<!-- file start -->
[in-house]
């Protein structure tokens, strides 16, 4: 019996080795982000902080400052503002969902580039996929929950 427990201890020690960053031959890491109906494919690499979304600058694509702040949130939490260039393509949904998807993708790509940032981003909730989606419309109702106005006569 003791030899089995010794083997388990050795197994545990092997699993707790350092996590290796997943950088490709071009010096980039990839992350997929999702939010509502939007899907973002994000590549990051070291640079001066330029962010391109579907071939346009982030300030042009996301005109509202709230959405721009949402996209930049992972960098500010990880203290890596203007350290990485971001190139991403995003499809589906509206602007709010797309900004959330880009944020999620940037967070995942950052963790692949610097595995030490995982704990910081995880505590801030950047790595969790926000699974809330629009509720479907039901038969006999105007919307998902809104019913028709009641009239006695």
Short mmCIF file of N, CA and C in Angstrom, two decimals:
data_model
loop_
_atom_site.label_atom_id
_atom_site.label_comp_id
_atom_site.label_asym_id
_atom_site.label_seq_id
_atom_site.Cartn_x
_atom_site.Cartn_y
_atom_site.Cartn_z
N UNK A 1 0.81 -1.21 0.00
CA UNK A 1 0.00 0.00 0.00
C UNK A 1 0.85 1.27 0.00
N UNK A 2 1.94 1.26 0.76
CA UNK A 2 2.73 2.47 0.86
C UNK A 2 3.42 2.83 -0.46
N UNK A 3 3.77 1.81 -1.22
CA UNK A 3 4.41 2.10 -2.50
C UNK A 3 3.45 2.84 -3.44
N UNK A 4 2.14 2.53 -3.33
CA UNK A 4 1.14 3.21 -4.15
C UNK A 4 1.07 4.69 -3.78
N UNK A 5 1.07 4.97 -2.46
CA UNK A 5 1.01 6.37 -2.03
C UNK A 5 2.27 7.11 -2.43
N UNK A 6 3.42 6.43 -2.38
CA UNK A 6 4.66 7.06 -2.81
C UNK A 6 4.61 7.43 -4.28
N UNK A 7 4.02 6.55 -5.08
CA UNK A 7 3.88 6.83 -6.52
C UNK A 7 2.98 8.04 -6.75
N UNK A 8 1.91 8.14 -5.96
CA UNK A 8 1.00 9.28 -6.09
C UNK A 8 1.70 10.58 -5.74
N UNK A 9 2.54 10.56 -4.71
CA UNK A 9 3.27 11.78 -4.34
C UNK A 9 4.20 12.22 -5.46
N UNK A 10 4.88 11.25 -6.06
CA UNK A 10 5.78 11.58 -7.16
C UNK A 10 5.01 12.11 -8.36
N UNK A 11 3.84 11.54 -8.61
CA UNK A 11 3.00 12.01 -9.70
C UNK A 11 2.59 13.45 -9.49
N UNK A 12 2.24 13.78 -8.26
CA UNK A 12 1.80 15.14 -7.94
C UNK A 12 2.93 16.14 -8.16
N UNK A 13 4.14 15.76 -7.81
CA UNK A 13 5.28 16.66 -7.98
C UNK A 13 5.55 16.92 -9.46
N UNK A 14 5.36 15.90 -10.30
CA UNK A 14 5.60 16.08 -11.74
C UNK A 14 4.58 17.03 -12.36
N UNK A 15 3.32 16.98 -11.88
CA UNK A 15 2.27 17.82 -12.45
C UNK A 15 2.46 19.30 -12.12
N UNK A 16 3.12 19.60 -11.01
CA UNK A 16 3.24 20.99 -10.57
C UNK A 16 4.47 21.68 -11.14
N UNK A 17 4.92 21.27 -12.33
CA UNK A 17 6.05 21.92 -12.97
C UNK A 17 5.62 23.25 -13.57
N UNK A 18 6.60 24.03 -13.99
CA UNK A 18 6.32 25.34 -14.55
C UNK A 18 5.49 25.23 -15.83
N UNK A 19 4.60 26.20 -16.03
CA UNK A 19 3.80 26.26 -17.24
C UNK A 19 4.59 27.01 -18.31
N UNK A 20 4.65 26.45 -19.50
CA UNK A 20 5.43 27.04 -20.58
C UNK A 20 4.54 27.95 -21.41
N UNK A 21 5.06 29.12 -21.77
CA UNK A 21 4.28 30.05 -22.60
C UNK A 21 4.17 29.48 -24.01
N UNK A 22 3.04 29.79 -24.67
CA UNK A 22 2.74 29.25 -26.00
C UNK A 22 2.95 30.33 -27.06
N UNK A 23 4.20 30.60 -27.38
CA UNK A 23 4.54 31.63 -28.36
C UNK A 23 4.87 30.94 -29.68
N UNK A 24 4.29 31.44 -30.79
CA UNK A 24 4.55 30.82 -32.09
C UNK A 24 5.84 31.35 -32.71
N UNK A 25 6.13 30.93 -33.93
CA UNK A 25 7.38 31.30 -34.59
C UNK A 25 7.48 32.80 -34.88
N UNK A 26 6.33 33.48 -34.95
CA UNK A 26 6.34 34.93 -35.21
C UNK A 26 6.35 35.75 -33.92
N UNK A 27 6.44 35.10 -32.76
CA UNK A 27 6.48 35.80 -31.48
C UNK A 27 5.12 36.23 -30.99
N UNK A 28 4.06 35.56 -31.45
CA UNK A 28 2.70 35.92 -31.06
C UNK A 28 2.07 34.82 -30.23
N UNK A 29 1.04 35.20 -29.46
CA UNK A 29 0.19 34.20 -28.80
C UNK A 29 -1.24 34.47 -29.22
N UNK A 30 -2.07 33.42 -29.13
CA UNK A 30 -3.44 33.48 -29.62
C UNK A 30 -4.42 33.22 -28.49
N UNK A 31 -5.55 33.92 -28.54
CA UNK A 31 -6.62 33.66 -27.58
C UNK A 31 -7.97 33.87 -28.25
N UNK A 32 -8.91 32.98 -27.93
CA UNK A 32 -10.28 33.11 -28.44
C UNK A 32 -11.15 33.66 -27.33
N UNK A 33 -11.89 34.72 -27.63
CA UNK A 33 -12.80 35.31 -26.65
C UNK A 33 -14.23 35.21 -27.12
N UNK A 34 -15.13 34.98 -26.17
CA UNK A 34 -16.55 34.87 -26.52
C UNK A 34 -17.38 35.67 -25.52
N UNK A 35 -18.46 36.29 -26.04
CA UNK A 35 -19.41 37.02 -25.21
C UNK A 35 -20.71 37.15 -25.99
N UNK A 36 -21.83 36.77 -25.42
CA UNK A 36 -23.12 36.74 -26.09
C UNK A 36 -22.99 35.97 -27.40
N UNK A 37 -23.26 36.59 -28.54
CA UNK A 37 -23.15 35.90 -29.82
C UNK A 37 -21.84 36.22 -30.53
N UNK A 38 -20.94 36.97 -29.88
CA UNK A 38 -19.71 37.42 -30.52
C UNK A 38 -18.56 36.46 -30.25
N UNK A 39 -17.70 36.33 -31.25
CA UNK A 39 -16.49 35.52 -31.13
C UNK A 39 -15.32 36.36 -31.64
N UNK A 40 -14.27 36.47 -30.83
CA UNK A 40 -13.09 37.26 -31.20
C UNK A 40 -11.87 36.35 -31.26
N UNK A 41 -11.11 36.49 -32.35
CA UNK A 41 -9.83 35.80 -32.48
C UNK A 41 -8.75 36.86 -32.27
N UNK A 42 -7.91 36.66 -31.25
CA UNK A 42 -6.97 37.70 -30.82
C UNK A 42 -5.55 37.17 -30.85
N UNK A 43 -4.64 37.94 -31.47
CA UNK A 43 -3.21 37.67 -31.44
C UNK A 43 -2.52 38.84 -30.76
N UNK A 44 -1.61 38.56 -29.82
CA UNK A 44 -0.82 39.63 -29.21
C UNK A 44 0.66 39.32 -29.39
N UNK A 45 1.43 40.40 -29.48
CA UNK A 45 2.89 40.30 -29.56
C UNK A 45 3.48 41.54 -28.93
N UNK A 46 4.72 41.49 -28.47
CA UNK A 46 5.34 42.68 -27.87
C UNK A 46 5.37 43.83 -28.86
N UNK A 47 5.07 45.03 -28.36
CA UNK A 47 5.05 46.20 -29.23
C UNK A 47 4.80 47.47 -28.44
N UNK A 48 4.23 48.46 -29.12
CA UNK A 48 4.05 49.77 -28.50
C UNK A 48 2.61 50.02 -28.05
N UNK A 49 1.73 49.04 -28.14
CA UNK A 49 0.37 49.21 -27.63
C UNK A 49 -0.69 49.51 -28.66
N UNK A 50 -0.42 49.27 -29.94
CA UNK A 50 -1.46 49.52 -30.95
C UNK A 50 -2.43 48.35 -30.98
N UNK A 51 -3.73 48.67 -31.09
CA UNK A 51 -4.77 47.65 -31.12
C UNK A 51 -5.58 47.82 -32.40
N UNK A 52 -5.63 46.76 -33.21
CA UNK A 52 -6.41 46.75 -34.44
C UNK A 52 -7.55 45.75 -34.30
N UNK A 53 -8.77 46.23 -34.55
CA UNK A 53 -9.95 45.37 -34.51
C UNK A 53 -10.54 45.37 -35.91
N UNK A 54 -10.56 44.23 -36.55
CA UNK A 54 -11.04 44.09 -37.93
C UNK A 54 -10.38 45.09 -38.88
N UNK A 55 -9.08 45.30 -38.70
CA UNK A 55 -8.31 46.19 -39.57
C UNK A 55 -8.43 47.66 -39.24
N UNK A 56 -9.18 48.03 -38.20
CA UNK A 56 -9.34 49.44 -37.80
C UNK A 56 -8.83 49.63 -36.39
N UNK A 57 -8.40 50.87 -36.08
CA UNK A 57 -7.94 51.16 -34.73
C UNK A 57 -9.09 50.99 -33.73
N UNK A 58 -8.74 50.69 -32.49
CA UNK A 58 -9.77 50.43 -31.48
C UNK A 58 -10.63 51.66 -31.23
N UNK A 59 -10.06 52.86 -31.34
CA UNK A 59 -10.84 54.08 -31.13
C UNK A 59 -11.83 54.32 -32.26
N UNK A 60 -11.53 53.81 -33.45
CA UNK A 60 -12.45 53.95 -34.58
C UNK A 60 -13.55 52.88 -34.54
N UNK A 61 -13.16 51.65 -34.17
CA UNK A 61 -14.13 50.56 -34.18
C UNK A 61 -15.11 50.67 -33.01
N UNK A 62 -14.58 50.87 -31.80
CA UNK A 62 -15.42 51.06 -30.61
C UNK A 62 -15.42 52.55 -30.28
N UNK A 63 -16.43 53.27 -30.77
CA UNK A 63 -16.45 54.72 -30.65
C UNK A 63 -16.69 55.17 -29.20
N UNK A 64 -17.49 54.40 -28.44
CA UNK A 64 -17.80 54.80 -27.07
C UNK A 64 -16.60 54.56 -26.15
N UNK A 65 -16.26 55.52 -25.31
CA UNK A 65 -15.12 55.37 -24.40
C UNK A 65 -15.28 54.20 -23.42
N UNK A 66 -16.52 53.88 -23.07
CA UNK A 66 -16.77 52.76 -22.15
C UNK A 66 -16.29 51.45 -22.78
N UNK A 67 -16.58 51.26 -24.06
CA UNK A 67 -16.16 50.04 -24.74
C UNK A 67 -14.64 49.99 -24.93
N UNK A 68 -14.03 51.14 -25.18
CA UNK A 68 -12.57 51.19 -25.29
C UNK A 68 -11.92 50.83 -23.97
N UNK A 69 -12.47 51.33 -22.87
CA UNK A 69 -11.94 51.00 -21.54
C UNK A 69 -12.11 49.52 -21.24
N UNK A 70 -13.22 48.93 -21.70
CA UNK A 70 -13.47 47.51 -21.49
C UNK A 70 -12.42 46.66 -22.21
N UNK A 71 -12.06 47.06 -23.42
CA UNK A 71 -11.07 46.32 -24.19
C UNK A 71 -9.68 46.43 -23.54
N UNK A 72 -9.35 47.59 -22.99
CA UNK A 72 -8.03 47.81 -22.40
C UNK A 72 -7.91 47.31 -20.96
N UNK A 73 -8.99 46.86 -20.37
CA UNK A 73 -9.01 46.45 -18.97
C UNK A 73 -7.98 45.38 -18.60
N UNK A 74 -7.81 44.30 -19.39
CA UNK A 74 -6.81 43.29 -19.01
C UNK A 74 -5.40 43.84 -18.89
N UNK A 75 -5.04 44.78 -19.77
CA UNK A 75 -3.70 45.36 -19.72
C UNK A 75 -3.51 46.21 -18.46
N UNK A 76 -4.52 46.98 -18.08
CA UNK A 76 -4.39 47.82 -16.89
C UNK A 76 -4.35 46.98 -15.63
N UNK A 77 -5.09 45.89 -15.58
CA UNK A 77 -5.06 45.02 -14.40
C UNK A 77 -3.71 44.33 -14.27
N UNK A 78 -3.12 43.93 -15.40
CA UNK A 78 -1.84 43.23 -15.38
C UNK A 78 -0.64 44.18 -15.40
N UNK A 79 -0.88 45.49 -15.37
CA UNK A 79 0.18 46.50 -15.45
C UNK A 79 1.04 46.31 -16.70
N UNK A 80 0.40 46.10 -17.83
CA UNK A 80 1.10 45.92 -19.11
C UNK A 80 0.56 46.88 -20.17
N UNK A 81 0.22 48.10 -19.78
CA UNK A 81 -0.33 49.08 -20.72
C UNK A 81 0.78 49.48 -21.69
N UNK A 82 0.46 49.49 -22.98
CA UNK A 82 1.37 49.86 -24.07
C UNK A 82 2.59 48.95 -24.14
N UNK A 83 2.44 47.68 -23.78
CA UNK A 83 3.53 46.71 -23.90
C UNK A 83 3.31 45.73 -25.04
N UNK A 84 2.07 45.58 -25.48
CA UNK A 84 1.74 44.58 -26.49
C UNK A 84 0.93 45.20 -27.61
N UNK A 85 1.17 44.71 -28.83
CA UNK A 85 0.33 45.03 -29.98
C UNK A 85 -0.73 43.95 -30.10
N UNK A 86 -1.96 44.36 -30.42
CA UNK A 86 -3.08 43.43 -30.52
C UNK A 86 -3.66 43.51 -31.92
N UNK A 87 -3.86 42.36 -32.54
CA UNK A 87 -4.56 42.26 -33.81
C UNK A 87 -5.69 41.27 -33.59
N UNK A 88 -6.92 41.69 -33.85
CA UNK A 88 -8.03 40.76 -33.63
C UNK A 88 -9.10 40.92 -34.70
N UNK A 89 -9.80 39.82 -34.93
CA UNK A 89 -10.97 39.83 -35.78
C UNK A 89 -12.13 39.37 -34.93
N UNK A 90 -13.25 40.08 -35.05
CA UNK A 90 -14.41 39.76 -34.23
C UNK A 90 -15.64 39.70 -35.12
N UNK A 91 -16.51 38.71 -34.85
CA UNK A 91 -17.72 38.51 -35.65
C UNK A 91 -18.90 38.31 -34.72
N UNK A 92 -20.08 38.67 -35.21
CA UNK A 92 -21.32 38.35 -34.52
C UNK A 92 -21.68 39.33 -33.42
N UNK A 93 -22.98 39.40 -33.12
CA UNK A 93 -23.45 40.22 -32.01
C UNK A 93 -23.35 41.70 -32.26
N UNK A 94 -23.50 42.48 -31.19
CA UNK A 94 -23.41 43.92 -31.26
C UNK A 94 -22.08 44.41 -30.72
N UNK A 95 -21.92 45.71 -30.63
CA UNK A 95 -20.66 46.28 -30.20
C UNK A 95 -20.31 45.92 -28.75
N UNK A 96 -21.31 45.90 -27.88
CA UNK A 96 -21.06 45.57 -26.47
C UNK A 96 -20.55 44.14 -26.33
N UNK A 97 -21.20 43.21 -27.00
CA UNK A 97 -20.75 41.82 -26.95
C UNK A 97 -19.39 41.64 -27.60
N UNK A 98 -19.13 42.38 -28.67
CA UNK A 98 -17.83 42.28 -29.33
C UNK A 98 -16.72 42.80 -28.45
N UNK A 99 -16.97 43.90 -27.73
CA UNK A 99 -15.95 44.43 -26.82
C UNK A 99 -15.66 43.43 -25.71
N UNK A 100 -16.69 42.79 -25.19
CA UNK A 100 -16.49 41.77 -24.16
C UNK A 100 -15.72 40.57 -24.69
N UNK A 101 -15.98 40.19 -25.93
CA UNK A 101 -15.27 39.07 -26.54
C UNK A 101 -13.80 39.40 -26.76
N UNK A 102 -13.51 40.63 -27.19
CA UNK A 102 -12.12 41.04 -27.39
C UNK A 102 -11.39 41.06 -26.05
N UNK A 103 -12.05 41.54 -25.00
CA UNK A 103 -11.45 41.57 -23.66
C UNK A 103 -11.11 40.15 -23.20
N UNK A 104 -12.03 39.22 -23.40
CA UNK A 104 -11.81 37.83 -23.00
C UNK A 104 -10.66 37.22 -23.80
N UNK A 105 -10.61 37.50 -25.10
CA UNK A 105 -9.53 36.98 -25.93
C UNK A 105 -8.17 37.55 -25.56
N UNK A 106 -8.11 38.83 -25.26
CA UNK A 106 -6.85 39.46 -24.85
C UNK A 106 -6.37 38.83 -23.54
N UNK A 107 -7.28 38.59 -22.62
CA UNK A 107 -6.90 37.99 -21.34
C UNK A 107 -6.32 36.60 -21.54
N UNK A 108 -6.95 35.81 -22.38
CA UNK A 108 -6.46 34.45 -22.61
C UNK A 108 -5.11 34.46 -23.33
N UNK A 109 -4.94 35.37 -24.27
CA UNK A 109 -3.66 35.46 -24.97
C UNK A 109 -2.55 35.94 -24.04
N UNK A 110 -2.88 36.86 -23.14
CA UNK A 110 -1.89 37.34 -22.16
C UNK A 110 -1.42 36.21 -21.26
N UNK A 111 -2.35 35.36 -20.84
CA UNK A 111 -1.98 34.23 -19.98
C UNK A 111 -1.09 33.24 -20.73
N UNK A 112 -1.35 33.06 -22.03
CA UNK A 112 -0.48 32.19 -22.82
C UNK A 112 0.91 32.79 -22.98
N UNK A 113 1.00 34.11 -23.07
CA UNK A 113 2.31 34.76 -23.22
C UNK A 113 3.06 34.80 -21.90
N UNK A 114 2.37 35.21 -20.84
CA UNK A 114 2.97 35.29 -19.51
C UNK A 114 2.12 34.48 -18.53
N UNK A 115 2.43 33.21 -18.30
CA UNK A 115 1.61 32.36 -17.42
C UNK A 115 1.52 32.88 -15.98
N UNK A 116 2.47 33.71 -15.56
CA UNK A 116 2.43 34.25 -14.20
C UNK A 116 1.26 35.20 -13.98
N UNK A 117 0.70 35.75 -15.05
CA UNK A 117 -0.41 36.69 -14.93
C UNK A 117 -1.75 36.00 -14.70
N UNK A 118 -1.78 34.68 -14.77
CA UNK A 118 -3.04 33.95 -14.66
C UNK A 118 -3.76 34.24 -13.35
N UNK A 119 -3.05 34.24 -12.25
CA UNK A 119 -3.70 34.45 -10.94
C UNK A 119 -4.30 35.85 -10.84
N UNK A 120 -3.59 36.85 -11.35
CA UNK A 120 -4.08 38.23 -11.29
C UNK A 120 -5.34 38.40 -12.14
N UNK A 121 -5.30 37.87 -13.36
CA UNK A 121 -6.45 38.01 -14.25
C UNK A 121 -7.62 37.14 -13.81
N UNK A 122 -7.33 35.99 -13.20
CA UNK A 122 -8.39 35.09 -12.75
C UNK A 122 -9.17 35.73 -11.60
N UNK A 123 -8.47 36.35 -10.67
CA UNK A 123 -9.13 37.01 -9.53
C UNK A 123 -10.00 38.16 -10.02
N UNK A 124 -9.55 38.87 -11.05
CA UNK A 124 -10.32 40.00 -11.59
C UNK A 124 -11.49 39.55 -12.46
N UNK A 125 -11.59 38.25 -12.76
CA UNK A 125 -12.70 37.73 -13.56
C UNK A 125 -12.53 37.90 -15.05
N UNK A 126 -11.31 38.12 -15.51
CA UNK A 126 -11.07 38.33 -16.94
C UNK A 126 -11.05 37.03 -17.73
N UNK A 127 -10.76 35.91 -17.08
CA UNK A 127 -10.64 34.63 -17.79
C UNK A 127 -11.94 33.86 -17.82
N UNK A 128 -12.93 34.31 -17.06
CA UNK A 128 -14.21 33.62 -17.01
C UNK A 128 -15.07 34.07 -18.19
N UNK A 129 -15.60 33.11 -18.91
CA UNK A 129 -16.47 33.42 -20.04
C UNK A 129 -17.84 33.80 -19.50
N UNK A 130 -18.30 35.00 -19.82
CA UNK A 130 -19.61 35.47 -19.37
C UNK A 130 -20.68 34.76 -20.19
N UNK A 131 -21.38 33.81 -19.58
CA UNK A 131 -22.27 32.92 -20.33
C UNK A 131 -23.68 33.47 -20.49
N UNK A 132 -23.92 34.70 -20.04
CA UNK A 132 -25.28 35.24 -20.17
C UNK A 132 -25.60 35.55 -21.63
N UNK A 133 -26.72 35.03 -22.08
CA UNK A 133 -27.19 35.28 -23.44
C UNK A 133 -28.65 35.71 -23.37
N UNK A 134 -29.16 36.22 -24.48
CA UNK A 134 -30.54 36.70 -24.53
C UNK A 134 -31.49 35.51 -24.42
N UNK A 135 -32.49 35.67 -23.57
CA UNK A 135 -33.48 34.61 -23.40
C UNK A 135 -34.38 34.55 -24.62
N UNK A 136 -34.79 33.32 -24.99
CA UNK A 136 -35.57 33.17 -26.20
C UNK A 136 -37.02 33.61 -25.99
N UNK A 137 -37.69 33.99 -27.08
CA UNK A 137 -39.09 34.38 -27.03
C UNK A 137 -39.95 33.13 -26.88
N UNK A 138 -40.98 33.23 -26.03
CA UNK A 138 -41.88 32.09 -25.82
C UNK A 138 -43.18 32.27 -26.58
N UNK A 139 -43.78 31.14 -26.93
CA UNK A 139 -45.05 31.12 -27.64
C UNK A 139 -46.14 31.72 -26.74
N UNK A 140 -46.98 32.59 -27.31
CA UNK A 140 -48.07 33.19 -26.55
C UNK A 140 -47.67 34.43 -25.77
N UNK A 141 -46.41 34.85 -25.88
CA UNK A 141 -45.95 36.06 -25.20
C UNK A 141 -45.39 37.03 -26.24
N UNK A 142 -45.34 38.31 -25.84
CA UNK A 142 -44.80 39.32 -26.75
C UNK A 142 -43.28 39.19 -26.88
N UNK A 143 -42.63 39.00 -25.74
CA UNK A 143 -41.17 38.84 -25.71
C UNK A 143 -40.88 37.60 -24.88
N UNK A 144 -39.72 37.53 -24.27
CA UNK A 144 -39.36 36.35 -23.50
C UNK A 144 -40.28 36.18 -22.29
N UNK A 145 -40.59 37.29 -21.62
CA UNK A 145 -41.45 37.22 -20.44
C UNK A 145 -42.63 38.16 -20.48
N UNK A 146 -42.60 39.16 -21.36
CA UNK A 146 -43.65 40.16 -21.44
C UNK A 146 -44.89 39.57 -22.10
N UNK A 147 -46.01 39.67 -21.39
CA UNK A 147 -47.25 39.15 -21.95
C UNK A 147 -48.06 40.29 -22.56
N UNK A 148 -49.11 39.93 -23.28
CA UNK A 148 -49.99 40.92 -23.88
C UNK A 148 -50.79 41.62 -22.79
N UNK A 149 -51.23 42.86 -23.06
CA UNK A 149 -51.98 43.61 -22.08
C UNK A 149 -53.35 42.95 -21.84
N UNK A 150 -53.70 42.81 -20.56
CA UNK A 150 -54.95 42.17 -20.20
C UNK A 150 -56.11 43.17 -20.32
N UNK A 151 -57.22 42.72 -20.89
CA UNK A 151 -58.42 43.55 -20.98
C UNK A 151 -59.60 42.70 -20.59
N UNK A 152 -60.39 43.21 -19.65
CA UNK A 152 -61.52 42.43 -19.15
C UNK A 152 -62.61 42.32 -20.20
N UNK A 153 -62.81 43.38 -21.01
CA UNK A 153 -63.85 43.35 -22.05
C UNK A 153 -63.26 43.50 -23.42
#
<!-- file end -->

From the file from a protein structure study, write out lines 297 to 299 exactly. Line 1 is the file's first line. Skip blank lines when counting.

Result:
C UNK A 95 -20.31 45.92 -28.75
N UNK A 96 -21.31 45.90 -27.88
CA UNK A 96 -21.06 45.57 -26.47